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A Matter of Perspective: The Landscape Lens

As a landscape photographer living in Dallas, Texas, I usually have to travel to continue creating images for my portfolio and business. Over the years I have become somewhat of a minimalist when it comes to the gear I take on these trips and currently the only lenses I ever have with me are Sony’s Sony Vario-Tessar T* FE 16-35mm f/4 ZA OSS, Sony FE 70-200mm f/4.0 G OSS, Sony Sonnar T* FE 55mm f/1.8 ZA and Sony FE 90mm f/2.8 Macro G OSS. Of these lenses, the 16-35 is the one I use probably 90-95% of the time. It's my workhorse and I love it more than any other lens I’ve owned. 

Inevitably, people always want to know if having a max aperture of f/4 is an issue. For me, it isn’t at all. First, one of the big reasons I switched to Sony in the first place was because of how light the gear is. The weight savings from gear, paired with the fact that I no longer carry much gear as it is, means that my backpack is incredibly light now. An f/2.8 lens is always going to be heavier because they require a lot more glass inside the lens. I’m happy to give up an aperture that I’d probably only use 5% of the time in order to avoid carrying the extra weight 100% of the time. 

The next thing people want to know is whether or not I can capture the Milky Way and the night sky at f/4. Well, yes! Here are a few examples...

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Balanced Rock | Arched National Park Sony α7S, Sony Vario-Tessar T* FE 16-35mm f/4 ZA OSS. ISO 4000, f/4, 30-secs.

 

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Mono Lake, Eastern Sierra, California. Sony α7S, Sony Vario-Tessar T* FE 16-35mm f/4 ZA OSS. ISO 4000, f/4, 25-secs.

 

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Delicate Arch, Arches National Park, Utah. Sony α7S, Sony Vario-Tessar T* FE 16-35mm f/4 ZA OSS. ISO 4000, f/4, 30-secs.

 

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Mesquite Flat Sand Dunes, Death Valley National Park, California. Sony α7S, Sony Vario-Tessar T* FE 16-35mm f/4 ZA OSS. ISO 5000, f/4, 30-secs.

 

Another benefit of shooting at f/4 is that I get just a bit more depth of field with my night sky shots as well. Shooting at f/2.8 or even f/1.8 is great and all, but the depth of field at those apertures is next to nothing so you usually either have to focus on the foreground or the stars but not both (unless you want to do a composite later). At f/4 I’ve been able to capture both in focus on many occasions; of course this depends on the situation and how far the foreground subject is from the camera.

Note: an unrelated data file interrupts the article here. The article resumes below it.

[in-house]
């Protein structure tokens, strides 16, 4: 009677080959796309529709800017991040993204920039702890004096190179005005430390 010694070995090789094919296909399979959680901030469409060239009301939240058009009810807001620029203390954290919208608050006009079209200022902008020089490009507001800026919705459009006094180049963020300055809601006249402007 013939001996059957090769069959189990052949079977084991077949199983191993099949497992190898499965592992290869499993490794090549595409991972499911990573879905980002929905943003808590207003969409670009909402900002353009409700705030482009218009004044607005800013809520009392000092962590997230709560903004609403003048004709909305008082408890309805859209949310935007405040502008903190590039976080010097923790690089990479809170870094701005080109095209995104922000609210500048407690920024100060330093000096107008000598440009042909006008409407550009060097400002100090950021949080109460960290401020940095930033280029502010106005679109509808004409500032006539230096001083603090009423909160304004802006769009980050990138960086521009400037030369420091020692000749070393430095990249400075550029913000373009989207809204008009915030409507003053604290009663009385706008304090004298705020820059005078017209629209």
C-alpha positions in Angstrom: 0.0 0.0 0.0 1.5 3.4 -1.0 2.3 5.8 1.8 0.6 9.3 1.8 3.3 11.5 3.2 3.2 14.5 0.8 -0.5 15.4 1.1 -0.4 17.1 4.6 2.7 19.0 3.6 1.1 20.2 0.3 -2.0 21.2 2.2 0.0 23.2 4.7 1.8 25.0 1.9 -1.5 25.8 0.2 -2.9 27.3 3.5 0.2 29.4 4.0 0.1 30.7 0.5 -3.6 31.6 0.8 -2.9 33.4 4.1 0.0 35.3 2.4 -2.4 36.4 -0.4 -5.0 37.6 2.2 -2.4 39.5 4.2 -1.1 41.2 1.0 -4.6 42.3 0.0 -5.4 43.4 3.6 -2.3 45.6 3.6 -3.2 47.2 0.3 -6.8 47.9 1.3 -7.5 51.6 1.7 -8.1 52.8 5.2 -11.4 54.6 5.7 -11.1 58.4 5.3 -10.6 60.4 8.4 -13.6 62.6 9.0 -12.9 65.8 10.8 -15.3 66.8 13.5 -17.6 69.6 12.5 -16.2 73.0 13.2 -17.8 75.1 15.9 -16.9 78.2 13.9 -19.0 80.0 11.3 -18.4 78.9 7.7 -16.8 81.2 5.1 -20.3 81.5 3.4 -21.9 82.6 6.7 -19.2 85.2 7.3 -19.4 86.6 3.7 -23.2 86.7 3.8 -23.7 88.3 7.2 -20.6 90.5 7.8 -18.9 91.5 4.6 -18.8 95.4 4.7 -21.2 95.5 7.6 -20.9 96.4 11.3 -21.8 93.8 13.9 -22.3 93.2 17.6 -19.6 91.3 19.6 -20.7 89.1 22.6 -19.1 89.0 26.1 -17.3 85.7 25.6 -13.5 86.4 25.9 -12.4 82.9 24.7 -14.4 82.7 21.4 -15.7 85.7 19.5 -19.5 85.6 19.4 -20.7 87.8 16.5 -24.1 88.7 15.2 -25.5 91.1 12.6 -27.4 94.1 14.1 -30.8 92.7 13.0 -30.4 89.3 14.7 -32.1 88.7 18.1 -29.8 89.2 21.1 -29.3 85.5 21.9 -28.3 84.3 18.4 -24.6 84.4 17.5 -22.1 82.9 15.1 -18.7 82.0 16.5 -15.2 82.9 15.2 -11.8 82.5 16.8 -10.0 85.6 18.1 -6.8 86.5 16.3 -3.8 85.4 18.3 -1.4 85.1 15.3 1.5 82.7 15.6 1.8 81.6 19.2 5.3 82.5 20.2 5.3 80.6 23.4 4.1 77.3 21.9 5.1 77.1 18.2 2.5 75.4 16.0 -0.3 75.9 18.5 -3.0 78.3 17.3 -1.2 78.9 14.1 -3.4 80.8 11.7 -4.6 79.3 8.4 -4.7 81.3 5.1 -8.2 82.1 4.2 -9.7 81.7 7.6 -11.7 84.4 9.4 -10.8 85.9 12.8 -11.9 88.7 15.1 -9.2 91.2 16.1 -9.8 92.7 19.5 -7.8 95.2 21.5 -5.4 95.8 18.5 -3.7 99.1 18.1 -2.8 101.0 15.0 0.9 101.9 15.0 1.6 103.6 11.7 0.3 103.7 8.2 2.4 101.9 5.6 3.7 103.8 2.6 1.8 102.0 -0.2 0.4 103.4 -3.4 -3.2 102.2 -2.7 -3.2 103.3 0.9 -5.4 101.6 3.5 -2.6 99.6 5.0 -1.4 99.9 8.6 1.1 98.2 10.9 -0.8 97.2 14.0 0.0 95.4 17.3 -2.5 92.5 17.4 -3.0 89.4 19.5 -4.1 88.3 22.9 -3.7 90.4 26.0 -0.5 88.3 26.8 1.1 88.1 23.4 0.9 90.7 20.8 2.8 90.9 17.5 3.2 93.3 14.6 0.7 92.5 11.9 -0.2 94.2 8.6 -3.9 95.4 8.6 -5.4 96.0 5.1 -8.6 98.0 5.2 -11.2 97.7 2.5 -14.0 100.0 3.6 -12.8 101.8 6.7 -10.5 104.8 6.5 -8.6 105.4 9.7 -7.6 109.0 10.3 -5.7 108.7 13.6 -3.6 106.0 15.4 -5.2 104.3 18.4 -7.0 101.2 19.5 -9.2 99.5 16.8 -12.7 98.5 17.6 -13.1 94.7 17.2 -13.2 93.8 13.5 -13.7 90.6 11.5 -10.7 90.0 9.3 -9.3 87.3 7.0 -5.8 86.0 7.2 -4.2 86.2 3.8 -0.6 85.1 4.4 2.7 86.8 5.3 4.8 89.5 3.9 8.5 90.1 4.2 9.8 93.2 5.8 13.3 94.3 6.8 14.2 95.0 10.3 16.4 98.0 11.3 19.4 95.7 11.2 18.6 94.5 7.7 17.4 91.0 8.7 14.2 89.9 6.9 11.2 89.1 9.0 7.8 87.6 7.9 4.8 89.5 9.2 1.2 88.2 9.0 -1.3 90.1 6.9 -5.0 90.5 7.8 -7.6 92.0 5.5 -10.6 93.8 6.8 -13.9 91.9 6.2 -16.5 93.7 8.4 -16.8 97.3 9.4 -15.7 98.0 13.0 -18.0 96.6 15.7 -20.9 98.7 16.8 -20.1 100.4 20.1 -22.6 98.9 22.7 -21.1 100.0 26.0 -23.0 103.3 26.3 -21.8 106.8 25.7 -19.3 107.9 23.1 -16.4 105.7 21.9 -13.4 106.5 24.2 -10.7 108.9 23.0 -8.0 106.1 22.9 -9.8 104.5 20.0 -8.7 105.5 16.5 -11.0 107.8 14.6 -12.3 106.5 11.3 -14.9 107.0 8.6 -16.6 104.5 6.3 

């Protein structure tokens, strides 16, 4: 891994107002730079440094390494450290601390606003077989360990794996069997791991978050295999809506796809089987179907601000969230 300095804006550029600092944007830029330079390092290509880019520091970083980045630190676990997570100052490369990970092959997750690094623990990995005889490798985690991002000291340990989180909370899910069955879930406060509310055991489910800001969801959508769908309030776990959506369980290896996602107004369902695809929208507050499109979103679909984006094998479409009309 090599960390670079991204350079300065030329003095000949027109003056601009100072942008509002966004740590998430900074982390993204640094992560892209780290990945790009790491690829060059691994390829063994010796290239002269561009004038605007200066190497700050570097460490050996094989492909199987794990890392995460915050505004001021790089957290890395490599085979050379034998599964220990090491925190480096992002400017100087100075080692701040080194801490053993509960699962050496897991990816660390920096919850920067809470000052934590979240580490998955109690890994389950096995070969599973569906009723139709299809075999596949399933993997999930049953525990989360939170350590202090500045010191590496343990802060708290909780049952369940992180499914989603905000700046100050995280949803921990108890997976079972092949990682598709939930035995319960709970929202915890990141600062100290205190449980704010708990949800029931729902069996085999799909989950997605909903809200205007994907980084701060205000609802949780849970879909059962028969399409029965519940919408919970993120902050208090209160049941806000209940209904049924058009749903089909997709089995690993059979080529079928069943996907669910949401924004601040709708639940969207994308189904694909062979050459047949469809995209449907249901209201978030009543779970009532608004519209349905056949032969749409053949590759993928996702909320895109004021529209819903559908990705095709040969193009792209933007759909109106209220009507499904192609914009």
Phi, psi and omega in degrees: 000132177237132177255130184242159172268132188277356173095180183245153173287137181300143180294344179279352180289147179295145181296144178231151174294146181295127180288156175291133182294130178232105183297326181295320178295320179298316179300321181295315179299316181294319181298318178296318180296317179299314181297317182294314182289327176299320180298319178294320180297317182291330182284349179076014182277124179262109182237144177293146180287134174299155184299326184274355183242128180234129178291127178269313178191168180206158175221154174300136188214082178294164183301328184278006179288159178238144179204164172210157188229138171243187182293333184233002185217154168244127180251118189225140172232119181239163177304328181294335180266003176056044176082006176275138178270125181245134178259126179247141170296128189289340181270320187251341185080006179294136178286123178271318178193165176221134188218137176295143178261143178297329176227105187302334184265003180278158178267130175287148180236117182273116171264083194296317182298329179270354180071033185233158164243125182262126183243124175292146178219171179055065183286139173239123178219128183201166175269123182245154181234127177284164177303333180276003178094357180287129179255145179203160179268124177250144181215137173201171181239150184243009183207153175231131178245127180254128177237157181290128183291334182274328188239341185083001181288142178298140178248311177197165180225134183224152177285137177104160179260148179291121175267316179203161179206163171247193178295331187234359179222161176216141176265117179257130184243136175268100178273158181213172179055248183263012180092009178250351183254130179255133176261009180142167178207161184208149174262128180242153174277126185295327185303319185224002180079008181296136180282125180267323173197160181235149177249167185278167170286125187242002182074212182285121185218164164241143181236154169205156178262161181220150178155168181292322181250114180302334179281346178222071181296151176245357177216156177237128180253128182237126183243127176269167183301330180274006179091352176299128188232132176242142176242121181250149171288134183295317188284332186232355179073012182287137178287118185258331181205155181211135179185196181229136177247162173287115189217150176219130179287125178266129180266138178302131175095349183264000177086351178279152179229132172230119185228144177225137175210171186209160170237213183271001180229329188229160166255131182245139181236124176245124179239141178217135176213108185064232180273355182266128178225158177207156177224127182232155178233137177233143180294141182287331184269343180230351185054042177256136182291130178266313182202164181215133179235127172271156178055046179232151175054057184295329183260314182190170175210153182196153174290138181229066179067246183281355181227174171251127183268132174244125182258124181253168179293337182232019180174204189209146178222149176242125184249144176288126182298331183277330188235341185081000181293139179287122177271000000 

The primary reason I love this lens is that it’s so versatile. I use it all the time and only switch it with another lens when the situation demands it. I love the challenge of shooting super-wide landscape scenes and trying to maintain an uncluttered composition with a clear subject. In closing, here are some more of my favorite images I’ve shot with this incredible lens…

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Supercell in Oklahoma. Sony α7, Sony Vario-Tessar T* FE 16-35mm f/4 ZA OSS. ISO 320, f/10, 1/80-sec.

 

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Athabasca Glacier, Jasper National Park, Alberta, Canada. Sony α7R II, Sony Vario-Tessar T* FE 16-35mm f/4 ZA OSS. ISO 100, f/9, 1/60-sec.

 

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Camping at White Sands National Monument, New Mexico. Sony α7S, Sony Vario-Tessar T* FE 16-35mm f/4 ZA OSS. ISO 1250, f/6.3, 30-secs.

 

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Nubble Lighthouse, Cape Neddick, Maine. Sony α7, Sony Vario-Tessar T* FE 16-35mm f/4 ZA OSS. ISO 50, f/16, 0.4-secs.

 

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Storms brewing over Yosemite, California Sony α7, Sony Vario-Tessar T* FE 16-35mm f/4 ZA OSS. ISO 100, f/10, 1/125-sec.

Sony is offering special savings on the Sony Vario-Tessar T* FE 16-35mm f/4 ZA OSS as part of the Sony Lens & Accessory Event